As a special case, letting \(\mu =1\), \(\lambda =0\), \(\nu =1/2 \), and \(\nu =-1/2\), respectively, we obtain

$$\begin{aligned} \mathcal{J}_{\frac{1}{2},0}^{1}(z) & =\sqrt{\frac{2z}{\pi }} {\ }_{0}\mathrm{F}_{1} \biggl( -; \frac{3}{2};-\frac{z^{2}}{4} \biggr) =\sqrt{ \frac{2}{\pi z}}\sin z, \\ \mathcal{J}_{-\frac{1}{2},0}^{1}(z) & =\sqrt{\frac{2}{\pi z}} {\ }_{0}\mathrm{F}_{1} \biggl( -; \frac{1}{2};-\frac{z^{2}}{4} \biggr) =\sqrt{ \frac{2}{\pi z}}\cos z. \end{aligned}$$

We then proceed to establish the integral representation for \(\mathcal{J}_{\nu ,\lambda }^{\mu }(z)\). Let us recall that

$$ \frac{1}{\Gamma ( x+y ) }= \frac{k}{\Gamma ( x ) \Gamma ( y ) }{ \int _{0}^{1}} t^{kx-1} \bigl(1-t^{k}\bigr)^{y-1}\,dt, $$

for \(\Re \{ {x} \} >0\), \(\Re \{ {y} \} >0\). Letting \(k=2\), \(x=n+\lambda +1/2 \), and \(y=(\lambda+\nu+i)/\mu-\lambda-1/2\) in the aforementioned integration, we get

$$\begin{aligned} \frac{1}{\Gamma ( n+(\lambda +\nu +i)/\mu ) } = {}& \frac{2}{\Gamma ( n+\lambda +1/2 ) \Gamma ( (\lambda +\nu +i)/\mu -\lambda -1/2 ) } \\ & {}\times { \int _{0}^{1}} t^{2n+2\lambda } \bigl(1-t^{2}\bigr)^{(\lambda + \nu +i)/\mu -\lambda -3/2}\,dt, \end{aligned}$$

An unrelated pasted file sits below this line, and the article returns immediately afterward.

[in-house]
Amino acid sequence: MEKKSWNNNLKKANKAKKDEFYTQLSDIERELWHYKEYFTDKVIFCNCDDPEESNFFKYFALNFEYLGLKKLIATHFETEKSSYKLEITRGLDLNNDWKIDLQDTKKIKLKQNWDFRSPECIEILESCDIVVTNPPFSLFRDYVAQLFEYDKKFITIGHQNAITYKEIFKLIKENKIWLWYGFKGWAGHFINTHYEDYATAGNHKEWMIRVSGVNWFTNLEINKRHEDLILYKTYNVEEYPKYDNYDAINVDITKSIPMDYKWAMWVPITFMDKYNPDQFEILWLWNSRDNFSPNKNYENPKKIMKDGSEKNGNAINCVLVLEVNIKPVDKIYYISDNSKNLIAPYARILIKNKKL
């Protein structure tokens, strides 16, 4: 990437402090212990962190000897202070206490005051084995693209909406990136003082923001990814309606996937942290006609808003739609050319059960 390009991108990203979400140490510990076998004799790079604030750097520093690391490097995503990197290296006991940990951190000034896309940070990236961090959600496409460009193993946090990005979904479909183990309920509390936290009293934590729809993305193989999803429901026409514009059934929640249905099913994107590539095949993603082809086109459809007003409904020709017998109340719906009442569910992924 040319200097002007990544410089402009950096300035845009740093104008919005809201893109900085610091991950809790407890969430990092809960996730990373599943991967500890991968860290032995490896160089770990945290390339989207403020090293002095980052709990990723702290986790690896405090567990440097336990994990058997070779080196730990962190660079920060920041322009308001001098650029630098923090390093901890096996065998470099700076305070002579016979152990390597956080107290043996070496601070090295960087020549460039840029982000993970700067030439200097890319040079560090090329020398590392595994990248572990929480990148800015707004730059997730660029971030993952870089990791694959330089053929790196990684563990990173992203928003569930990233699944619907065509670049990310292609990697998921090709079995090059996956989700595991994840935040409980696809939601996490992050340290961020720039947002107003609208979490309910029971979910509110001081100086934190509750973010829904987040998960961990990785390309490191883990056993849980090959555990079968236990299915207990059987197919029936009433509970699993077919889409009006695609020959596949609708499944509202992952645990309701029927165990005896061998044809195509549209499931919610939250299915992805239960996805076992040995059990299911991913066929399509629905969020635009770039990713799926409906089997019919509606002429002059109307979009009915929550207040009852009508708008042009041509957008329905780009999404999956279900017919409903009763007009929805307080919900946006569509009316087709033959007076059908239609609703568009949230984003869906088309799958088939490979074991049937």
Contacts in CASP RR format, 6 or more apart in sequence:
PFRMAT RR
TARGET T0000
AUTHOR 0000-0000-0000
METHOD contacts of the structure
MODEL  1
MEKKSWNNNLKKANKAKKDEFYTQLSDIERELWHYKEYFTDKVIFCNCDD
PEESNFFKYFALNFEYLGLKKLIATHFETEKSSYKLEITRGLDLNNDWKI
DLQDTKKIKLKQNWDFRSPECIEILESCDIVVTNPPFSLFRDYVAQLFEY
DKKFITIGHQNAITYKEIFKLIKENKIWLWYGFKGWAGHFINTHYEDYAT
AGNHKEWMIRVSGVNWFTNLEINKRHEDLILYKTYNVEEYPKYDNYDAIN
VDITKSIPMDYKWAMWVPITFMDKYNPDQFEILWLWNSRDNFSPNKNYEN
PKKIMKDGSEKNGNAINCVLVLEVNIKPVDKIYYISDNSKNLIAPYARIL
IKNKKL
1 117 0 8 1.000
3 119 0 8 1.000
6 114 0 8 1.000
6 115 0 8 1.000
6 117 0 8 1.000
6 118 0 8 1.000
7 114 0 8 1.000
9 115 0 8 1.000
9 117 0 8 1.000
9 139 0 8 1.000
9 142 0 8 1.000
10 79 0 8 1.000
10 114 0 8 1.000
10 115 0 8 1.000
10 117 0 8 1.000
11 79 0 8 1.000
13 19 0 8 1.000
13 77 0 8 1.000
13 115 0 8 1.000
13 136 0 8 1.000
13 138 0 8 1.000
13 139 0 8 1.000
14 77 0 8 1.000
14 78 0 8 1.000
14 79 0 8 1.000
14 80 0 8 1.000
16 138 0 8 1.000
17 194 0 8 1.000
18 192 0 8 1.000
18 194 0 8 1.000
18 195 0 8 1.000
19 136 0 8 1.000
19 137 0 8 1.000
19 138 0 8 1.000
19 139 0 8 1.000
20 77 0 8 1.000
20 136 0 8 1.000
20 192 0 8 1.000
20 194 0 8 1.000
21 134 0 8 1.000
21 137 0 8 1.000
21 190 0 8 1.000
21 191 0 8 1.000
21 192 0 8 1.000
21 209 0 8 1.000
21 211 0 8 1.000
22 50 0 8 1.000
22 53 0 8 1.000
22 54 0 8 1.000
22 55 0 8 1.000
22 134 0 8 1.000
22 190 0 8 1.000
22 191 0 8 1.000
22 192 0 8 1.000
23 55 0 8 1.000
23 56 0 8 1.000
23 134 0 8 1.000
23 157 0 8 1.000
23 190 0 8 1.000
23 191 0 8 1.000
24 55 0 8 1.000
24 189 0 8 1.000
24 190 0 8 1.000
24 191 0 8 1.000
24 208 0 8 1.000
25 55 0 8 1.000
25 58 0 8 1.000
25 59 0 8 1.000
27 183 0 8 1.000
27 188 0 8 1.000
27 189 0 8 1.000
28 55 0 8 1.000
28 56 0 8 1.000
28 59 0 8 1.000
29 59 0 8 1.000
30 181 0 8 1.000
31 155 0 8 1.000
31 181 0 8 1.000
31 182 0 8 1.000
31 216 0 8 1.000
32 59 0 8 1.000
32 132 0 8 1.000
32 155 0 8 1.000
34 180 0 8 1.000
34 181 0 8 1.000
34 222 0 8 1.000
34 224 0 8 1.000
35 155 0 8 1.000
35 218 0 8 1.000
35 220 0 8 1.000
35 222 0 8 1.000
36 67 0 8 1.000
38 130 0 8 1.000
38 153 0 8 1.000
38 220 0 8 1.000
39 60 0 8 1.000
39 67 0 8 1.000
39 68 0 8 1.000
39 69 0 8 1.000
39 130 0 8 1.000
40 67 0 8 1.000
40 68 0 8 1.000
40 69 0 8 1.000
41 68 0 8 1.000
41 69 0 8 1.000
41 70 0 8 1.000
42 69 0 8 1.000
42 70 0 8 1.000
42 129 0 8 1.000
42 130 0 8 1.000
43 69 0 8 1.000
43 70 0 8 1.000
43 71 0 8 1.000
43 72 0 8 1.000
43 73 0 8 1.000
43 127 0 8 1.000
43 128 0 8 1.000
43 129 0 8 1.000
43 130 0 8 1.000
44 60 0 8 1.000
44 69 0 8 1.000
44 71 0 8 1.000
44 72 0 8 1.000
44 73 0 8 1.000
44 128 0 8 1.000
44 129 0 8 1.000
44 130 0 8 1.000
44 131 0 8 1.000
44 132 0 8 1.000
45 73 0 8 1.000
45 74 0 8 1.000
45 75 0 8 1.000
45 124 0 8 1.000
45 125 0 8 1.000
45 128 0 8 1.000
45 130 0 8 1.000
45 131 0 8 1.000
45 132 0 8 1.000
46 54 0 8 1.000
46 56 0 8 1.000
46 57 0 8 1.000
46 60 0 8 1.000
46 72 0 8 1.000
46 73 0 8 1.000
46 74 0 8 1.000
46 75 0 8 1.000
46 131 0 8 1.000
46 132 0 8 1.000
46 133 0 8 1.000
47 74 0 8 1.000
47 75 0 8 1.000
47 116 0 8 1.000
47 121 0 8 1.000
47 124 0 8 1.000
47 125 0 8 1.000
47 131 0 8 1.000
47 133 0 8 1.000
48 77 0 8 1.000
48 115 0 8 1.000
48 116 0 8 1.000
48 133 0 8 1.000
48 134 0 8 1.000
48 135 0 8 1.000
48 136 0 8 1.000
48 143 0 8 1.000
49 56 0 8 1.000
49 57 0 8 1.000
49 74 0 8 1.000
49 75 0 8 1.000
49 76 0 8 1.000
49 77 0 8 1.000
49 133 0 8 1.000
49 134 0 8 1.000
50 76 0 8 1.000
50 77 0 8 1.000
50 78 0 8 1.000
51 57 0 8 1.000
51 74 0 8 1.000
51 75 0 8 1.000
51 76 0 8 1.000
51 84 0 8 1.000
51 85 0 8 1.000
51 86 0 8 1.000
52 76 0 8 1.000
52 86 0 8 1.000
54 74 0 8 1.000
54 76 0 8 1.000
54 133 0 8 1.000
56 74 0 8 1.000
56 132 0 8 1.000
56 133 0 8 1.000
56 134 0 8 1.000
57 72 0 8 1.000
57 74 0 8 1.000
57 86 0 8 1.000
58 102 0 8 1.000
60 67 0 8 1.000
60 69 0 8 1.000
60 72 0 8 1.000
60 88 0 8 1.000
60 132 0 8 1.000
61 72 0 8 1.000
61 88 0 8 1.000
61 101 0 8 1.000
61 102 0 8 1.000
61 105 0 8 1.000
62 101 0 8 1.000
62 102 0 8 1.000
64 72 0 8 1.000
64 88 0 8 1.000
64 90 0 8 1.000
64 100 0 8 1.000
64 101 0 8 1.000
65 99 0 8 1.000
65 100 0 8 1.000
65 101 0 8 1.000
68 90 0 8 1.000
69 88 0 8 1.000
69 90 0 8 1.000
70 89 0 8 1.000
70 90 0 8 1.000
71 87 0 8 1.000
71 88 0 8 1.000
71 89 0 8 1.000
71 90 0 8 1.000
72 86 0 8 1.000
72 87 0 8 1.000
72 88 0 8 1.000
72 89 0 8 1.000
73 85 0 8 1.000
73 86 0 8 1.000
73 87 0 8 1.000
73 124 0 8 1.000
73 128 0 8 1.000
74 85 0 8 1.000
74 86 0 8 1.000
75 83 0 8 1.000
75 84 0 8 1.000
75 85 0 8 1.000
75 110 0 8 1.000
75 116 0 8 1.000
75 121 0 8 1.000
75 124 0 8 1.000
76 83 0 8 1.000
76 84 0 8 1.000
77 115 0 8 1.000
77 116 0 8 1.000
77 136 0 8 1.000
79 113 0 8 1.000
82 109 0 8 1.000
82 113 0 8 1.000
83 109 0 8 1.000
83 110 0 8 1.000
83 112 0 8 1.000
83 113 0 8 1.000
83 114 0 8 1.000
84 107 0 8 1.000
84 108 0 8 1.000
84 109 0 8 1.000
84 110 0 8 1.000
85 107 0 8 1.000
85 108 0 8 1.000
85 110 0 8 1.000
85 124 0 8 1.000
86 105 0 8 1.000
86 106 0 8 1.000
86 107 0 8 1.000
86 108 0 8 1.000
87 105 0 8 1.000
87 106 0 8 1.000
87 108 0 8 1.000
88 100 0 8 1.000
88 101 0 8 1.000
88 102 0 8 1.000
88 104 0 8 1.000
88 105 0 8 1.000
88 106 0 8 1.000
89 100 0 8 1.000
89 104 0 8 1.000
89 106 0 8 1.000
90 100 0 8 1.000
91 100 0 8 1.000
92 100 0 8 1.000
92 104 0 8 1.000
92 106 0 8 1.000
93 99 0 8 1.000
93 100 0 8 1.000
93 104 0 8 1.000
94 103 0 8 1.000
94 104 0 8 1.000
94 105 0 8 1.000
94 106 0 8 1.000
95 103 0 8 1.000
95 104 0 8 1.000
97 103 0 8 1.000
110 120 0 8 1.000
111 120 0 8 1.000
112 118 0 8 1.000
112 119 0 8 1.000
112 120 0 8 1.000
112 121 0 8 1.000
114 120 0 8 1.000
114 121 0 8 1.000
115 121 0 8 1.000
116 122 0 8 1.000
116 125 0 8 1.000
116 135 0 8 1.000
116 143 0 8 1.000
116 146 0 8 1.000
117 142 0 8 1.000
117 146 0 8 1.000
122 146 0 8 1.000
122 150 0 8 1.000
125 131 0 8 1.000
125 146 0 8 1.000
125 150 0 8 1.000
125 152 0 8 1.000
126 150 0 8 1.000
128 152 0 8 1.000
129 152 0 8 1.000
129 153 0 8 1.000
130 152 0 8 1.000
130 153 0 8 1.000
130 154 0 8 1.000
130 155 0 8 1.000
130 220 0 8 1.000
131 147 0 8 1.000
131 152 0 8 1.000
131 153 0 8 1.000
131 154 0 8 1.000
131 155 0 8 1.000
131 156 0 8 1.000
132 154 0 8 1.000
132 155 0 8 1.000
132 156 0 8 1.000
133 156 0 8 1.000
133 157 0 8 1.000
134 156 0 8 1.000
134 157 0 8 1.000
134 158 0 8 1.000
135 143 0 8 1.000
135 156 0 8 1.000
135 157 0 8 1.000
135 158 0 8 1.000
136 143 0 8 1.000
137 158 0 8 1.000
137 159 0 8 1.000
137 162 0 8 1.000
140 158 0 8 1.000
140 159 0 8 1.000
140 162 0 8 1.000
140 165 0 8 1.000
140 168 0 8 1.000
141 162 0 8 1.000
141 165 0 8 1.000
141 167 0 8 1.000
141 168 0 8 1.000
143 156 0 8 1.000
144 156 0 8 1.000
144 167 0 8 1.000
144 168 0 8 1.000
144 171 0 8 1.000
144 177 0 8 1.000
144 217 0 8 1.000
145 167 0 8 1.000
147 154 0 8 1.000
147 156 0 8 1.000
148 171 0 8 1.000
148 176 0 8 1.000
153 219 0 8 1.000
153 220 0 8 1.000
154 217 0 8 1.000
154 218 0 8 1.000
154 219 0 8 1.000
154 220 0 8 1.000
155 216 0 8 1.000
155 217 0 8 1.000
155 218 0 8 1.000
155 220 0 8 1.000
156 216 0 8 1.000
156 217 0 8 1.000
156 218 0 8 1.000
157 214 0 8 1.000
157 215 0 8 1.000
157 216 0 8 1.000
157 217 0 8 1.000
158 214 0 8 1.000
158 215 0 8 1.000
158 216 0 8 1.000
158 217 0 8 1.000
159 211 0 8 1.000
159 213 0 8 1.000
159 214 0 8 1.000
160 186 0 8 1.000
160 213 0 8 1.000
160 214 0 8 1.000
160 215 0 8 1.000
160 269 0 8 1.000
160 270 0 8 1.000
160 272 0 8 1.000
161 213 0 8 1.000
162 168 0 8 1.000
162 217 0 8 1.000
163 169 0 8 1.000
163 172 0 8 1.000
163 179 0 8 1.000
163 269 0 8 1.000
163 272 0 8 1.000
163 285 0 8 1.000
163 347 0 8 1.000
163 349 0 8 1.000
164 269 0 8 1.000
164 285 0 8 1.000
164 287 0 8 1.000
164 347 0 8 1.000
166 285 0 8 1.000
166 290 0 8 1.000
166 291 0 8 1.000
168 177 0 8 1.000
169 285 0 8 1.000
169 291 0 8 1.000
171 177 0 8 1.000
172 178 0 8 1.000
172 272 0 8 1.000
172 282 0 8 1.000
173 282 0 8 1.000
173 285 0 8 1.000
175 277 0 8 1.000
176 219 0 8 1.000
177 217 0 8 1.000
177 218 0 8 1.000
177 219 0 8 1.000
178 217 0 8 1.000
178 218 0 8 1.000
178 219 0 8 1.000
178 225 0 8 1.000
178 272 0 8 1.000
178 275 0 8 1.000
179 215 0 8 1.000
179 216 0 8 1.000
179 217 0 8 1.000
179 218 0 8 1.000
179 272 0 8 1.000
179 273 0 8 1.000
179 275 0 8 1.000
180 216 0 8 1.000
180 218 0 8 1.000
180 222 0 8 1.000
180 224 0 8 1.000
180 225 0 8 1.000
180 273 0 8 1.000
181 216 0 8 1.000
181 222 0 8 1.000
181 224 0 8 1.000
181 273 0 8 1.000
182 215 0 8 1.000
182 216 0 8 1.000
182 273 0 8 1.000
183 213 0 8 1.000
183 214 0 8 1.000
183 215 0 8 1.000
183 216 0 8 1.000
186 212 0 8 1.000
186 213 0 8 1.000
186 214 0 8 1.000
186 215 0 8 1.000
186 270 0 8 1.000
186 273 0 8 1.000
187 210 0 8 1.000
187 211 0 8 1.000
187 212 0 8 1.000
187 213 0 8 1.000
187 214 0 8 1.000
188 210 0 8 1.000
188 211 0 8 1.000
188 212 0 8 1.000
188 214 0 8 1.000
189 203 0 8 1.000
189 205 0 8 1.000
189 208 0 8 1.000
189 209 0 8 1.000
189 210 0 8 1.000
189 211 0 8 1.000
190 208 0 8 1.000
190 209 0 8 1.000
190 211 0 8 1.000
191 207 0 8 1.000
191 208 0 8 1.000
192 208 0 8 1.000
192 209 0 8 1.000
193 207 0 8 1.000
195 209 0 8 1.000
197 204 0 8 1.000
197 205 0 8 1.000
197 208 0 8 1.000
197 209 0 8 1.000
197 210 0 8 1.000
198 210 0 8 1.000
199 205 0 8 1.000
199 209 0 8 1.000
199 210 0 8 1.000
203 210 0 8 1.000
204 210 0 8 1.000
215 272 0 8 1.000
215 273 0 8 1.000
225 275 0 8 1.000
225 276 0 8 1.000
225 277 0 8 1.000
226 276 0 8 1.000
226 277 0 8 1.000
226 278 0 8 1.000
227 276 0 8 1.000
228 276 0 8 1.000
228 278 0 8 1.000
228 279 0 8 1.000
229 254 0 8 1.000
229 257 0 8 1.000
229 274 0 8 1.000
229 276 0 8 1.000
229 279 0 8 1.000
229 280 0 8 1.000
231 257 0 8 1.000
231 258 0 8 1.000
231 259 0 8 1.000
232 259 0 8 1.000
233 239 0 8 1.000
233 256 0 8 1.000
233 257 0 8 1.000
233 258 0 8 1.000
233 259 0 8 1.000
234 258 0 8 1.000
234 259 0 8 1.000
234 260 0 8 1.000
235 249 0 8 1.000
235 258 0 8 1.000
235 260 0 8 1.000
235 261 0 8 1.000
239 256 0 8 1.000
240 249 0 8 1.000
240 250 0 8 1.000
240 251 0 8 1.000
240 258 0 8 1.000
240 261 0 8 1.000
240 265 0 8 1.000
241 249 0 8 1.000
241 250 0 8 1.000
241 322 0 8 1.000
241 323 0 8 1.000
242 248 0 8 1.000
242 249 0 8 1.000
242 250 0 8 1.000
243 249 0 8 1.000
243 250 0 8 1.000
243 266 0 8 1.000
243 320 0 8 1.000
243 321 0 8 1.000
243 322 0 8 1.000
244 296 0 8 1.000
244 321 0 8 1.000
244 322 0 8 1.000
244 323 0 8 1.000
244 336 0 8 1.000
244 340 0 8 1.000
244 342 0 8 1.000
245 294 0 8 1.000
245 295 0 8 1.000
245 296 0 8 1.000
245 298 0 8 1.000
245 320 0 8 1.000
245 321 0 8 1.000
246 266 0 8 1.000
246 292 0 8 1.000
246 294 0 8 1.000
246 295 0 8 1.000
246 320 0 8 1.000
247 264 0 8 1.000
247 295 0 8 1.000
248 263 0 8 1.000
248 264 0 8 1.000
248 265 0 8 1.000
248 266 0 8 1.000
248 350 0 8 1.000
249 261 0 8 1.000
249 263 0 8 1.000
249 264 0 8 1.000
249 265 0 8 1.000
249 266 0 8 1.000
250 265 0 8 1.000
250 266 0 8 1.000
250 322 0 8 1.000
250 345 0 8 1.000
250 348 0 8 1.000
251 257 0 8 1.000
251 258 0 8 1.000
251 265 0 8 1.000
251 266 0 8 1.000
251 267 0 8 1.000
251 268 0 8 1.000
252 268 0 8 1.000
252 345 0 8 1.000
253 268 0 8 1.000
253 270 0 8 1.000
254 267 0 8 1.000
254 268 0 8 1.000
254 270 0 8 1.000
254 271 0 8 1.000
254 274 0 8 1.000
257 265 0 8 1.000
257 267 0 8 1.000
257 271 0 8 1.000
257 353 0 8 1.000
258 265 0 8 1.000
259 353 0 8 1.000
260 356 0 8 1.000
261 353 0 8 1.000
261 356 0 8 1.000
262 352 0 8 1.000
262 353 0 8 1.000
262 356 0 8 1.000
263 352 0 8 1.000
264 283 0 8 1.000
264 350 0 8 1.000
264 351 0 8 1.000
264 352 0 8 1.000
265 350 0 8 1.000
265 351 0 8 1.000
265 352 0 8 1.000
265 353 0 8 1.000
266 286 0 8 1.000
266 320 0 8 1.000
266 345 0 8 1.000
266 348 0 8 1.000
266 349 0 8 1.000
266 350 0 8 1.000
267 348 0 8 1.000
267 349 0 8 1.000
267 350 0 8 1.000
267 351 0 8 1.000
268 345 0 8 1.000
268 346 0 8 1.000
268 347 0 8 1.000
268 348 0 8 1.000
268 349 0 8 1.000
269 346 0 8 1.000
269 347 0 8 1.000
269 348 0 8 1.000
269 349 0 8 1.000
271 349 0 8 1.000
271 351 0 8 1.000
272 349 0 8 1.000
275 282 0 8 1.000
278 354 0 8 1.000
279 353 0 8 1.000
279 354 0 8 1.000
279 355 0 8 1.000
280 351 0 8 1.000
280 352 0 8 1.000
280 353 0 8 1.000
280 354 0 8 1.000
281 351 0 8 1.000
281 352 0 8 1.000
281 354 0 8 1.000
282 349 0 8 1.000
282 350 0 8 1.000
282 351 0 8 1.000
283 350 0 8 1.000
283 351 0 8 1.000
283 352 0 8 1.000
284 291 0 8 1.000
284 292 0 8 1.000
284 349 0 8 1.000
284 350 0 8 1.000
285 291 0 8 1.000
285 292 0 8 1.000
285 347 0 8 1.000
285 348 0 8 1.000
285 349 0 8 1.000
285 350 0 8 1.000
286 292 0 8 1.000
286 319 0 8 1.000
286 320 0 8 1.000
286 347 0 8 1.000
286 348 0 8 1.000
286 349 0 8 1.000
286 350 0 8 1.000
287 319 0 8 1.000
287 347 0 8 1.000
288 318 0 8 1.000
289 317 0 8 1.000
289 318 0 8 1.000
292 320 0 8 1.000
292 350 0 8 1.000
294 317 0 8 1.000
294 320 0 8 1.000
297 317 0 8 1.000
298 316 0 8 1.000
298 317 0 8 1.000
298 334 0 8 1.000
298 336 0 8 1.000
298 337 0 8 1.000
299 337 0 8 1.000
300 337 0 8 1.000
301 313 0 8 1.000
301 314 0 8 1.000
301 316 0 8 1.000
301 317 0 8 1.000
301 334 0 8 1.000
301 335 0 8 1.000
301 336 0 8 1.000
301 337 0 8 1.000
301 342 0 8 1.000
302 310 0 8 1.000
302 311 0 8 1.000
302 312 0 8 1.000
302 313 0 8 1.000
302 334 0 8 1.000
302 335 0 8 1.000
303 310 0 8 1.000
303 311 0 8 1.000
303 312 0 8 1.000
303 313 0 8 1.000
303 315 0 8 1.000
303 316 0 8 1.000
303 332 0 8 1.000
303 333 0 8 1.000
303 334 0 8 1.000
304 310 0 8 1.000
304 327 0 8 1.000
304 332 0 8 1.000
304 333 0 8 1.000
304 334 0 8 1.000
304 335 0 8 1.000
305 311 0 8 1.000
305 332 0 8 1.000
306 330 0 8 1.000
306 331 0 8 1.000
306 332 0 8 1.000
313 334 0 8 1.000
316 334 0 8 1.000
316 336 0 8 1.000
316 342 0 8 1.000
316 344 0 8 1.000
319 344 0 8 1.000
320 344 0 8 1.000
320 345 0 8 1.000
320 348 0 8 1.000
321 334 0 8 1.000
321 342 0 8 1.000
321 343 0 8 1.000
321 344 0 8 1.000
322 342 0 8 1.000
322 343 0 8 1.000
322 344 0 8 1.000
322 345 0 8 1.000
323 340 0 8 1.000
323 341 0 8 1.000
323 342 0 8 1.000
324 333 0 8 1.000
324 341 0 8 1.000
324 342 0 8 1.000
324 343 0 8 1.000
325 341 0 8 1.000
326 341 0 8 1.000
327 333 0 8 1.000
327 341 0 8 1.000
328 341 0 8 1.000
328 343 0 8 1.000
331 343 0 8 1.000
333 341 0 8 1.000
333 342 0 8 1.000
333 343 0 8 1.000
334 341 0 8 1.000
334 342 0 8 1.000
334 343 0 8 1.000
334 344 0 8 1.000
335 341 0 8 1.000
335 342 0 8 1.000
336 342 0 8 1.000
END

and so

$$\begin{aligned} \mathcal{J}_{\nu ,\lambda }^{\mu }(z) ={}&\sum _{n=0}^{\infty }\frac{(-1)^{n} ( z/2 ) ^{2n+2\lambda +\nu }}{\Gamma ( n+\lambda +1 ) } ( 2\pi ) ^{(\mu -1)/2}\mu ^{- ( \mu n+\lambda +\nu +1/2 ) } \\ &{} \times { \prod_{i=1}^{\mu }} \frac{2}{\Gamma ( n+\lambda +1/2 ) \Gamma ( (\lambda +\nu +i)/\mu -\lambda -1/2 ) }\\ &{}\times \int _{0}^{1} t^{2n+2\lambda } \bigl(1-t^{2}\bigr)^{(\lambda + \nu +i)/\mu -\lambda -3/2}\,dt, \end{aligned}$$

where \(\Re \{ (\lambda +\nu +1)/\mu -\lambda -1/2 \} >0\). Interchanging the order of the integral and summation, we obtain

$$\begin{aligned} \mathcal{J}_{\nu ,\lambda }^{\mu }(z) ={}&2 ( 2\pi ) ^{(\mu -1)/2}\mu ^{-(\lambda +\nu +1/2)} \biggl( \frac{z}{2} \biggr) ^{2\lambda + \nu }{ \prod_{i=1}^{\mu }} \frac{1}{\Gamma ( (\lambda +\nu +i)/\mu -\lambda -1/2 ) } \\ &{} \times { \int _{0}^{1}} \bigl(1-t^{2} \bigr)^{(\lambda +\nu +i)/\mu - \lambda -3/2}\sum_{n=0}^{\infty }\frac{(-1)^{n}(z/2)^{2n}\mu ^{-\mu n}t^{2n+2\lambda }}{\Gamma ( n+\lambda +1 ) \Gamma ( n+\lambda +1/2 ) }\,dt. \end{aligned}$$